The Patriot missiles that flame into Middle Eastern skies seeking to destroy Iraqi Scud missiles are shaped and powered by parts made in Utah.

So are the Tomahawk cruise missiles that have struck Baghdad and other targets in the heart of Iraq with pinpoint accuracy from as far away as the Red Sea and the Persian Gulf.Ditto for the Sparrow, Sidewinder and Phoenix missiles that U.S. planes have used in Iraq and Kuwait to shoot down enemy jets and hit other targets.

In fact, about every high-tech weapon used in the Persian Gulf - ranging from new fighter jets to anti-tank rockets and shells - was made in Utah or has ties to Utah companies, said Sen. Orrin Hatch, R-Utah.

"Utah has a significant impact on the equipment that our troops are using in Desert Storm," Hatch said. "We're proud of the quality of the workmanship we have out there in Utah and the quality of the defense industry that we have."

Hatch, a member of the Senate Intelligence Committee, outlined for the Deseret News some of the weapons with Utah ties that will be used in each expected phase of the war.

During the present early air battles to obtain air supremacy, knock out air defenses, destroy chemical- and germ-warfare capabilities and disrupt communication and command, Hatch said the following weapons are key:

- Tomahawk cruise missile. "The Tomahawks that have been used with a great deal of effect have their engines built by Williams International, which of course is a Utah-based company, and Flameco/

Barnes," Hatch said.

"The guidance systems for the Tomahawk are also made in Utah by Litton." The missile was also tested and proved at Utah's Dugway Proving Ground.

- Patriot missile. "The air frame is made by Hercules and the power systems by Varian - both Utah companies," Hatch said.

He is pleased by the Patriot's general success against Scuds - especially because the Patriot tries to knock down missiles in their hardest-to-intercept phase: at low altitude not long before impact. "It has been working pretty doggone well."

Hatch also noted that the Patriots grew out of the Strategic Defense Initiative, or "Star Wars" program, to knock down missiles from outer space.

"Without `Star Wars,' they (Patriots) would not exist. . . . It makes our point that we should not have been cutting back on SDI over these past five years."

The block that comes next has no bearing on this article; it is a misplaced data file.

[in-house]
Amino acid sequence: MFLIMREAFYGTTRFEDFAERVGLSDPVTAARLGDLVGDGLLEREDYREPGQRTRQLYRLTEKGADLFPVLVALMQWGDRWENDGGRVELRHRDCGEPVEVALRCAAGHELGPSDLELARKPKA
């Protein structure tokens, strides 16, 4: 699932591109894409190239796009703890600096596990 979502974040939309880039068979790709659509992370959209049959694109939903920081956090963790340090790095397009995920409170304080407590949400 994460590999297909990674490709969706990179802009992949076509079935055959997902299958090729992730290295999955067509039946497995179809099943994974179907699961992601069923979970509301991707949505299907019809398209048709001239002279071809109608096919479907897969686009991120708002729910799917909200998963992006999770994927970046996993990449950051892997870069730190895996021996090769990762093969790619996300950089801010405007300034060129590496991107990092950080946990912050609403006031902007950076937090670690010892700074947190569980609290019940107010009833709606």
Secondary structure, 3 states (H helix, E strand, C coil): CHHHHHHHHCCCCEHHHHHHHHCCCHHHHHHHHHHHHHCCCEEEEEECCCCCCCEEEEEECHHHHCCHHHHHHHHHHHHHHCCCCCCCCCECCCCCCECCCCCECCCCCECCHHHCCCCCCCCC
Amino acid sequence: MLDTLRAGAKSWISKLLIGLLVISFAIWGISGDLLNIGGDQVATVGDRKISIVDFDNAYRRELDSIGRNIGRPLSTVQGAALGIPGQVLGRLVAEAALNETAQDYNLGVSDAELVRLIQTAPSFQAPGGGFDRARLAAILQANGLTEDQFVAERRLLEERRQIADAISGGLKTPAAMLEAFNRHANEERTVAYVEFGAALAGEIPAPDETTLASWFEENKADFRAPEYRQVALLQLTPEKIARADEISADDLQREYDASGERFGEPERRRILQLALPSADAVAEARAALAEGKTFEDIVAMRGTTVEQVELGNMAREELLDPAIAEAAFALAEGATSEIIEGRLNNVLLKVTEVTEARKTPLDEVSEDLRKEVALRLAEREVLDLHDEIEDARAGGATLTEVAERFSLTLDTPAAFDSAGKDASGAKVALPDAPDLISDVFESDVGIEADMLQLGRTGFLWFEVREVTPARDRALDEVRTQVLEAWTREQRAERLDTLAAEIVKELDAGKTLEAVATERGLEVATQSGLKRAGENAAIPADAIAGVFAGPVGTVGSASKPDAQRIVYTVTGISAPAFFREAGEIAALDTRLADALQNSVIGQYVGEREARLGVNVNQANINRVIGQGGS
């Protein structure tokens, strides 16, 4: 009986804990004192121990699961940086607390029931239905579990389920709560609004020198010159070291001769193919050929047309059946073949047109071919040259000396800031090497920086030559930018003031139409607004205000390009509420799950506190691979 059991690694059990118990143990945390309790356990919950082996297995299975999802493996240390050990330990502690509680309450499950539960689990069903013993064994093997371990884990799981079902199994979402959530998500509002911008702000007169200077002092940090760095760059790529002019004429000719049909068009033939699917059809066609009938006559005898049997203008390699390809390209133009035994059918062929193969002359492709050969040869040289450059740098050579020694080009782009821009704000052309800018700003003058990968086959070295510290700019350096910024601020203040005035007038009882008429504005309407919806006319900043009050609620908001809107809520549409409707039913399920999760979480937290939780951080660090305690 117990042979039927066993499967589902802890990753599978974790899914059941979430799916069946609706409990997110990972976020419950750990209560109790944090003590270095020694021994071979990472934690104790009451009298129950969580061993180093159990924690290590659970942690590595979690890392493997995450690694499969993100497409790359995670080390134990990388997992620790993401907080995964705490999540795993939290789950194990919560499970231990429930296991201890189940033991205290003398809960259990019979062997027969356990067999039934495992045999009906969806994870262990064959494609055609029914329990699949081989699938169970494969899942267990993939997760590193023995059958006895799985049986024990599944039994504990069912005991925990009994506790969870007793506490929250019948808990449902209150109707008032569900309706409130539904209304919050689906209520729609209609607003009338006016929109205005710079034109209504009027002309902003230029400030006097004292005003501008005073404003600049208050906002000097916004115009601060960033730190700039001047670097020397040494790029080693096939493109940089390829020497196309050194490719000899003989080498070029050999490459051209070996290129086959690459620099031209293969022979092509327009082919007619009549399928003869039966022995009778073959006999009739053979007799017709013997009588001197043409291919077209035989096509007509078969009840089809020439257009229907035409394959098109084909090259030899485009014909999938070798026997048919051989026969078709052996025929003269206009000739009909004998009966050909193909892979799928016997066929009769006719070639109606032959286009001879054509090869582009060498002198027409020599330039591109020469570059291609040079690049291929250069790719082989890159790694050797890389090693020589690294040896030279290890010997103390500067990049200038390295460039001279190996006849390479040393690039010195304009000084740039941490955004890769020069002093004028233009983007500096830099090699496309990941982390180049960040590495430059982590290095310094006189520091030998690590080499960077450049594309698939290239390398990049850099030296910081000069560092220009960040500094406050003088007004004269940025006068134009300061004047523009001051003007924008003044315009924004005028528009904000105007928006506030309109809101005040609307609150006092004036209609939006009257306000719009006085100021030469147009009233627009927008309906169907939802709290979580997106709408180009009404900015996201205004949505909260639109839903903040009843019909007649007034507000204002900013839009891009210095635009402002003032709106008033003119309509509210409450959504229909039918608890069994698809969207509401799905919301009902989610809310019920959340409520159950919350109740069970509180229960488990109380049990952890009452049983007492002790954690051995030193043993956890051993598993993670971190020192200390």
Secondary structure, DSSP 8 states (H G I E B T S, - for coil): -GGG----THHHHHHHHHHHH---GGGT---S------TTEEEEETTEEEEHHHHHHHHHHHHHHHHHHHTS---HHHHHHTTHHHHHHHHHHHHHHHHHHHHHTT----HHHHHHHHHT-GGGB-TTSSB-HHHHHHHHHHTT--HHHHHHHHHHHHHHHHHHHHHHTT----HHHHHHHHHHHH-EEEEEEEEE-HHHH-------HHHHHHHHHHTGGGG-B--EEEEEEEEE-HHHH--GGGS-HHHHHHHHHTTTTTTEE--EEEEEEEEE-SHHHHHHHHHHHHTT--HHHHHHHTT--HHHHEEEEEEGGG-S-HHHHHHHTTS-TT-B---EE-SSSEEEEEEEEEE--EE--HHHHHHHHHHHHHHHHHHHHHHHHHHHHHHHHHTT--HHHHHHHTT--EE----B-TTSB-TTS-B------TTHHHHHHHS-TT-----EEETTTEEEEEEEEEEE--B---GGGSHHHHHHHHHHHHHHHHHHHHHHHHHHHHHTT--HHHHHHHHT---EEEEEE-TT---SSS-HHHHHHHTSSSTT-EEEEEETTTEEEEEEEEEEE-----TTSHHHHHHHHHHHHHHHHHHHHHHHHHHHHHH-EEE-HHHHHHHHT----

- Sidewinder, Sparrow and Phoenix missiles. "Thiokol and Hercules make components for a wide range of tactical weapons such as these, all of which have been used," Hatch said.

- F-14D, FA-18, F-15, F16 and A-10 fighters and bombers. Hatch said such aircraft all have some key components from Utah companies, such as engines by Flameco; air frames by Parker-Bertea Aerospace; communication systems by Unisys and Rockwell-Collins; bomb racks by Teleflex; and engine gear boxes by Lucas/Western Gear.

He also said they all use light-weight composite materials manufactured by Hercules in their frames.

As the war moves to soften up entrenched Iraqi ground forces before invasion by allies, Hatch said the following weapon systems will be key:

- AH-64 Apache attack helicopter. Hatch said it is also made with some Parker-Bertea components in its frame, and fires TOW and Hellfire missiles, "which Hercules helped develop," against tanks and armored vehicles.

- SADARM (anti-armor artillery) rounds. Such rounds used by A-10 anti-tank aircraft "have components made by Teleflex of Spanish Fork as a subcontractor to Aerojet in California," Hatch said.

- Communication systems. Some "made by Rockwell-Collins will be used to coordinate Navy air strikes," Hatch said. "STABRO Laboratories will re-calibrate electronic equipment as it loses effectiveness with use."

- Ship-to-shore fire. Hatch said, "Naval gunfire directed against shore targets will depend on EDO (a Utah company) electronic systems to protect the ships . . . and along with Litton's guidance systems, ensure good firing position."

- U.S. artillery batteries. Hatch said they "will depend on Litton's `position azimuth determination systems' (PADS) for accuracy as they target and strike Iraqi defensive positions."

As the war moves toward invasion by allied ground forces, Hatch said the following equipment from Utah companies will be key:

- Ground antennas. Such antennas made by Eyring are placed on the ground and do not give away soldiers' positions as tall antennas would.

Hatch said, "Eyring's antennas will keep troops informed as to their geographical location in the vast desert regions and facilitate rapid communication between units."

- AWACs, TR-1, OV-10 and British Tornado aircraft. Hatch said, "Aircraft from all services, and Tornadoes from the United Kingdom, will use Litton guidance systems for such functions as:

"AWACS - controlled air strikes; TR-1 - aerial surveillance; and OV-10 Marine Corps command and control of air and ground operations," Hatch said.

- UH-60 Blackhawk helicopters. That craft will ferry troops and ammunition to battle areas. Hatch said its pilots are "trained on Evans and Sutherland simulation systems." Also, its engines have Flameco parts.

Sandy-based Terabit has also produced successful simulator systems for aircraft now used in the Persian Gulf.

Defense has also long been important to Utah's economy. As of 1988, three of Utah's top 20 employers were defense contractors: Thiokol with 8,000 employees; Hercules, 4,500; and Unisys, 3,500.

Also among the top 20 employers were two defense installations: Hill Air Force Base with 13,500 employees (the state's largest employer), and Tooele Army Depot with 4,000.

Also, the Aerospace Industries Association yearbook lists the fiscal 1989 contracts for some defense contractors with Utah operations, including: McDonnell Douglas, $8.6 billion; Rockwell International, $2.1 billion; Litton, $1.4 billion; IBM, $1.3 billion; and Unisys, $1.2 billion.